On a good day, ice climbing is like exploring a crystal palace. Ice hangs in columns, curtains and chandeliers. Sunlight reflecting off snow on the ground gives an almost heavenly glow.
``I love ice,'' says Lisa Feldman of Avon as she trudges through shin-deep snow along the Naugatuck River in Beacon Falls. Her climbing partner, Adam Shain of Fairfield, peers through the trees searching for giant icicles on the rocky valley walls as they walk.
But this is not a good day.
The early morning sun is hidden behind clouds by the time Feldman and Shain reach the base of a 165-foot curtain of ice rapidly thawing into a waterfall. The crystal palace is crumbling.
Icicles fall around the climbers with the sound of smashing china and shattering wine glasses. The chandeliers have melted into fangs. Water drools off the icy teeth hanging above the climbers.
On a bad day, ice-climbing is hell frozen over. Cold, cursing climbers hang from spikes stabbed into ice about as thick as a layer of paint and wonder if their shivers are from fear or from the ice water running down their sleeves and into their armpits.
``We walked all the way out here,'' Shain says with shrug. ``I guess I should check it out.''
Shain turns his back to the not-so-frozen waterfall and pulls a harness and a pair of medieval-looking ice axes from his pack. He straps a set of spikes called crampons to his boots while Feldman piles two ropes at the base of the falls.
A few years ago, people who hung from skyscraper icicles were considered the lunatic fringe, even by other climbers. Rocks, at least, don't melt while you climb. Mountaineers hacked their way up frozen waterfalls only to practice for the ice-climbing they knew they wouldn't be able to avoid in the high mountains.
But today, the constantly changing nature of frozen water is part of the charm. As technology makes the sport safer and more comfortable, waterfall ice-climbers are making their way into the mainstream.
Gore-Tex jackets and carbon-fiber helmets protect climbers against falling chunks of ice, the cold and the water. New technologies have armed the climbers with improved equipment that makes falling less dangerous.
Local climbers once felt they had to get to the big ice of New Hampshire or the Adirondacks of New York to find something worth climbing. Now they realize that although the ice in their own backyards is short, it is plenty steep. Today, dozens of Connecticut climbers prowl the woods of their home state for smears and slides of ice that may harden to the perfect condition for climbing for only a day or two each winter. That's just another part of the challenge, to find the perfect ice to climb. When the ice is thin or doesn't hang all the way to the ground, impossible-looking ``mixed'' routes require rock climbing with ice tools when there is no ice to hang on to.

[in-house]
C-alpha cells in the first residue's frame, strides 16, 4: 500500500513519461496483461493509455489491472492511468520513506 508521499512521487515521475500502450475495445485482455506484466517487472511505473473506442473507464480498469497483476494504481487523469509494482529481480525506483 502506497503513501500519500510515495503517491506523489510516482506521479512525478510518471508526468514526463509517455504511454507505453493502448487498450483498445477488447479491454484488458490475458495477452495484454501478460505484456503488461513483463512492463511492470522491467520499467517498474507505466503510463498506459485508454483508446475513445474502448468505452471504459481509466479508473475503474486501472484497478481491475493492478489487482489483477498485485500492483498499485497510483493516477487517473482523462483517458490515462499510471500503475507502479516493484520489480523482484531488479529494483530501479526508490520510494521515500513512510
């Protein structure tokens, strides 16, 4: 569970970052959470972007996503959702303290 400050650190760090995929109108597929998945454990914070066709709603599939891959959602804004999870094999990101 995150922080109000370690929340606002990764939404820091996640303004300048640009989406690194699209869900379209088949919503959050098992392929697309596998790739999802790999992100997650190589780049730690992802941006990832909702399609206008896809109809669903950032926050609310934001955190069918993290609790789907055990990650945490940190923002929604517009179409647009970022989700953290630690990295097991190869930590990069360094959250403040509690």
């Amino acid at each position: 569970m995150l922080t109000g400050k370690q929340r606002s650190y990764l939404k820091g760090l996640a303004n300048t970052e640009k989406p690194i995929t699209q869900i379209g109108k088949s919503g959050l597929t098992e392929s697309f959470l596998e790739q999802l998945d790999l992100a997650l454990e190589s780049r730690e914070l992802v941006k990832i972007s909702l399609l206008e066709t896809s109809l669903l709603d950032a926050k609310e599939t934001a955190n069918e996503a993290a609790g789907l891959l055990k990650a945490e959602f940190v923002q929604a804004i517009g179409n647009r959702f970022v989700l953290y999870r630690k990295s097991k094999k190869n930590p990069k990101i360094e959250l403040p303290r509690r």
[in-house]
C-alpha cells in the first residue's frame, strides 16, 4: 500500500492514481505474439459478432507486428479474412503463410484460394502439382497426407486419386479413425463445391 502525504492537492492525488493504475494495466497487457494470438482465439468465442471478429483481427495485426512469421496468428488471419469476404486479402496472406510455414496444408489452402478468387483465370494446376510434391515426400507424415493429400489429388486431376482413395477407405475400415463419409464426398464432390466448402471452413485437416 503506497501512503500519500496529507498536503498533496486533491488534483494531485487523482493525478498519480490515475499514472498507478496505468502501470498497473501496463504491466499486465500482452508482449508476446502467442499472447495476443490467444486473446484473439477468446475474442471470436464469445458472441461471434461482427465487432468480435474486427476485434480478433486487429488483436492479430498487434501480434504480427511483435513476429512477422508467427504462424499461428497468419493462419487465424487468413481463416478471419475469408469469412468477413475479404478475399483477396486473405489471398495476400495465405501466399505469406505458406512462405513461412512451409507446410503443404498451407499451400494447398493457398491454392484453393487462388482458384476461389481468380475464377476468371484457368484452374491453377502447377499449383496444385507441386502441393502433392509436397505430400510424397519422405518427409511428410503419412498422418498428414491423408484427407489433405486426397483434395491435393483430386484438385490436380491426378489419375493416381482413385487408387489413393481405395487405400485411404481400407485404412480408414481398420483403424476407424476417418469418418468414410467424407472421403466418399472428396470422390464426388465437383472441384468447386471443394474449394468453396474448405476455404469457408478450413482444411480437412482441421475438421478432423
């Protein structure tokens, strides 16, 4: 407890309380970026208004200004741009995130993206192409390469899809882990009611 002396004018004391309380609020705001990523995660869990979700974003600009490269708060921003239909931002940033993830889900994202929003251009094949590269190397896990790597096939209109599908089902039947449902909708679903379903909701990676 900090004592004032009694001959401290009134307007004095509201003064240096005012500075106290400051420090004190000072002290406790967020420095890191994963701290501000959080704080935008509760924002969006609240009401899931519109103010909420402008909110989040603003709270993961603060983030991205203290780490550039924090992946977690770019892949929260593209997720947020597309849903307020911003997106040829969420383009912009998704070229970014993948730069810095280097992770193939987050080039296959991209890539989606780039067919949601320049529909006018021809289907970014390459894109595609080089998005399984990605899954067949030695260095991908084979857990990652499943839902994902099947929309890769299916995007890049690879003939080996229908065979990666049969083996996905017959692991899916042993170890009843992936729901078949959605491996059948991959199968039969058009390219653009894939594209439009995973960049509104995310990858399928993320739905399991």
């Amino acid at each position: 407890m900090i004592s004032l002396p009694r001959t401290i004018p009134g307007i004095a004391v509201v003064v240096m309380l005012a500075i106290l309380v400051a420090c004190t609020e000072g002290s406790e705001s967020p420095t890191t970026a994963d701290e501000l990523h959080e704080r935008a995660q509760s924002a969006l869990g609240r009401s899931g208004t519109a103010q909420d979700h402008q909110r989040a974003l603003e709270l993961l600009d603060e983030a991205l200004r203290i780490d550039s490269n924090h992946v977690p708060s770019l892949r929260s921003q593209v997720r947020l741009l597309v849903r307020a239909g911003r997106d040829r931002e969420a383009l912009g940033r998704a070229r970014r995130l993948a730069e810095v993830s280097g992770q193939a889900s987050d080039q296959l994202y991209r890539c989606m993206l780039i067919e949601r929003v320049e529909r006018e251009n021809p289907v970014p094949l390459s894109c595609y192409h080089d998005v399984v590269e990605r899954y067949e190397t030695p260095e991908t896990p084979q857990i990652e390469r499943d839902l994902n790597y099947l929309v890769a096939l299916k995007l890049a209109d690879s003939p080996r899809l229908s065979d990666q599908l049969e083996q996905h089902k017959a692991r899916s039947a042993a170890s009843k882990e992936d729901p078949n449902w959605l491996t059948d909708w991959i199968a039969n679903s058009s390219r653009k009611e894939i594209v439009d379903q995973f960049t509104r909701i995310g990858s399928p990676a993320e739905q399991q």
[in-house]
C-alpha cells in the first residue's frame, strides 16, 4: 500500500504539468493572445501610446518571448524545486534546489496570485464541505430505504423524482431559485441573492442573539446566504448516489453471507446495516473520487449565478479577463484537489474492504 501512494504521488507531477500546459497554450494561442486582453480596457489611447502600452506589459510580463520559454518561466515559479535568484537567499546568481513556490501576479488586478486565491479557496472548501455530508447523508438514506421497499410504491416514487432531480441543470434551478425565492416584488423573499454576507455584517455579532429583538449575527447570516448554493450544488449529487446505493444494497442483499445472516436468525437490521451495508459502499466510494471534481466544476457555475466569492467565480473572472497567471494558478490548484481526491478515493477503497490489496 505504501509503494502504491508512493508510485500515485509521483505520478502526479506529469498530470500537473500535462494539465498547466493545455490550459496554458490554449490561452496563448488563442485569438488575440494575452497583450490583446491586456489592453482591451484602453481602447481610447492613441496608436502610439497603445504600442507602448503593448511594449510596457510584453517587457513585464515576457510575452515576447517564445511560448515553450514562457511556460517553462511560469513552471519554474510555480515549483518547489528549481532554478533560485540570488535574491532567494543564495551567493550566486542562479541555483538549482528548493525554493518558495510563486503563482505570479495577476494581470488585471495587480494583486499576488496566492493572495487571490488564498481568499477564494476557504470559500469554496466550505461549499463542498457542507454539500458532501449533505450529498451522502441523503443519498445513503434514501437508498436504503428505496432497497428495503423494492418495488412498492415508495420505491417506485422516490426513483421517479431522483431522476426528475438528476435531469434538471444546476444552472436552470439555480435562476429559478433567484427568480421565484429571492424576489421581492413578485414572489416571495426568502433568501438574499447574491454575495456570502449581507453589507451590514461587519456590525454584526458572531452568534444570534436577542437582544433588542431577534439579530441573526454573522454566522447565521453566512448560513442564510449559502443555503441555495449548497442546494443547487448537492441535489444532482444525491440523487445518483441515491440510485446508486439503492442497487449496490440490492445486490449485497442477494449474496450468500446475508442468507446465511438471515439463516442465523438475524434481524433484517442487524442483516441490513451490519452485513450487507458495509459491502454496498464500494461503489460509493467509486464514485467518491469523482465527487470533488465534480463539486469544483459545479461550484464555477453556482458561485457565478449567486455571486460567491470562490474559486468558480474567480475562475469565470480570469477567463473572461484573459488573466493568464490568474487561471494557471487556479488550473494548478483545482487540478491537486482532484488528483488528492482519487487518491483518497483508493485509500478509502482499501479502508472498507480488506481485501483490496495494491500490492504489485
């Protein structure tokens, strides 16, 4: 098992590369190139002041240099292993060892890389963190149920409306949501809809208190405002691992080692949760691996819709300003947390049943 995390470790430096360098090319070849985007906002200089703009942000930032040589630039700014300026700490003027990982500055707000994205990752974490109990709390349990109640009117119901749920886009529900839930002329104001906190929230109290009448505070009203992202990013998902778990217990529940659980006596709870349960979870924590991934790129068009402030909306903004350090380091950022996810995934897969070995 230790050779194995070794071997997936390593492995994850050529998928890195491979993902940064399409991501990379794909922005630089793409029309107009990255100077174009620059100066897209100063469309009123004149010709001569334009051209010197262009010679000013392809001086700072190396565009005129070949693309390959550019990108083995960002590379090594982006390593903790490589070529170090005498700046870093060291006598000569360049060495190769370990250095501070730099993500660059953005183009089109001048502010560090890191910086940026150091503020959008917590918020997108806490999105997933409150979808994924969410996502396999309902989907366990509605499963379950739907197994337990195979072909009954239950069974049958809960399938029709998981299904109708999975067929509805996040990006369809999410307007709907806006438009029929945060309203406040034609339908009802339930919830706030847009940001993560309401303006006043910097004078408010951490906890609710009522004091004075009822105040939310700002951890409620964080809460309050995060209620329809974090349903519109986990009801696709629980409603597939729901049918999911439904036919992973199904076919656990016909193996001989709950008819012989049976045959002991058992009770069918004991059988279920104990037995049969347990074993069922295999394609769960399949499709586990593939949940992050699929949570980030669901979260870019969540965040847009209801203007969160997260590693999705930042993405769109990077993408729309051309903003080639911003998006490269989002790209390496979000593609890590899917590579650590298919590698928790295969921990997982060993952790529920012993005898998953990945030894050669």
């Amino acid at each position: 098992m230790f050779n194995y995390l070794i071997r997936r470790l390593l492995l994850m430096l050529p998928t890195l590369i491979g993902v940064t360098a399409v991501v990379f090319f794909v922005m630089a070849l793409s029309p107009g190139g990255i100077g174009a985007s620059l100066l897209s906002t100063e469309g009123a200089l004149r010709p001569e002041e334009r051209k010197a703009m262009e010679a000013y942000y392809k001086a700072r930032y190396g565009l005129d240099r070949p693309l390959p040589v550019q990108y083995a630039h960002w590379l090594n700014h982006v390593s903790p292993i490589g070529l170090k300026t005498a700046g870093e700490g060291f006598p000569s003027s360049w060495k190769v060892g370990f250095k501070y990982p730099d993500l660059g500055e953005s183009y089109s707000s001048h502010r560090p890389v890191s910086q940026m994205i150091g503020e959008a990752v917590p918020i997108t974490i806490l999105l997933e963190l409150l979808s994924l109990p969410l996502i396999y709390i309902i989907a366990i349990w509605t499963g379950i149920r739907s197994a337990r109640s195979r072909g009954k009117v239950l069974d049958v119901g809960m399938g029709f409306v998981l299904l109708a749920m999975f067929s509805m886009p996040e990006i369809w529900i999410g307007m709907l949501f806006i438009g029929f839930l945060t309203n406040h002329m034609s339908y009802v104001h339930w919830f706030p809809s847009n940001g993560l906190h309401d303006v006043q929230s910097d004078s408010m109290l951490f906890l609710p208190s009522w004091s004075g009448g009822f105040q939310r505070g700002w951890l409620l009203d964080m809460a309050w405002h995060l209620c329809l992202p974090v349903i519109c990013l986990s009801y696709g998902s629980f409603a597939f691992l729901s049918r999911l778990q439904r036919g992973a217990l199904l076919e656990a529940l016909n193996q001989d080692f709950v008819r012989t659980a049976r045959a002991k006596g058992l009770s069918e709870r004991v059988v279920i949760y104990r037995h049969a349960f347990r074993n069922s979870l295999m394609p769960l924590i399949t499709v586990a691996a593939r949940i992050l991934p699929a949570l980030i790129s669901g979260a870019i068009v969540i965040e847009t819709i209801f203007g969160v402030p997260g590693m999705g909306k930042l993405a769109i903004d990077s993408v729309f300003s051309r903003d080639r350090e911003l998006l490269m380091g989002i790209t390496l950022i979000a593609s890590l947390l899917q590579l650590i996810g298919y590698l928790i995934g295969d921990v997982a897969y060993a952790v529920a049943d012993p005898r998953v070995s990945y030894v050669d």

``It's never the same climb twice,'' Shain says before chopping the curved picks of his ice axes into the bottom of the falls, kicking in with the front points of his crampons and standing up into the world of vertical ice. ``That's part of the fun.''
In just a couple minutes, he is 40 feet above the ground, examining a rotten curtain of ice. The sounds his tools make when they strike tell more than words can about the condition of the ice. It sounds as if he's making breakfast, and that's not good. The ``clinks,'' ``snaps,'' ``crackles'' and ``pops'' all tell of weak, brittle ice.
Feldman, feeding rope to Shain from the ground, keeps her eyes on Shain and her ears pricked until a reassuring ``thunk,'' the sound of an ax sinking into dense, thick, pliable ice that climbers call ``plastic,'' echoes in the valley.
``There it is,'' says Shain as he hangs from the strap attached to his ax and grabs from his sling of hardware an ice screw, an 8-inch tube of threaded titanium that takes him nearly five minutes to twist into the thickest part of the ice. He clips his rope to the screw with a carabiner -- a metal snap link. In theory, the screw in the ice that his rope is attached to will stop his rapid descent if he falls.
``Well, that's worthless,'' he says as he clips his rope into the screw. A well-placed screw in the strongest ice might hold a falling climber. In this stuff, it's not likely.
``But it makes me feel better,'' he says.
``The last time Lisa and I climbed this,'' he says, as if telling the story will distract him from his current predicament, ``the sun came out and was shining on the screws. By the time Lisa climbed up to the them, they had melted out, and she could just pull them out with her hands.''
At the final curtain, Shain runs out of options. The sun has rotted the right side of the falls into thin layers of ice that run with water. The left side has the consistency of a Sno-Kone. He places another screw, then thrashes his way up a groove in the curtain. At the top, he ``dry tools'' by stabbing and snagging his picks on frozen moss and edges of rock.
``That was spicy,'' he says, grinning, as he steps onto the top of the falls.
Shain ties his rope to a tree to anchor himself at the top of the cliff, then peers over the edge at Feldman.
``You sure you wanna climb this thing?'' he shouts down.
Feldman, already tied into the ropes with her axes in hand, just looks up at him and waits for the ropes to come taut so she can start up.
First published Feb. 15, 2001
WINTERTIME IN CONNECTICUT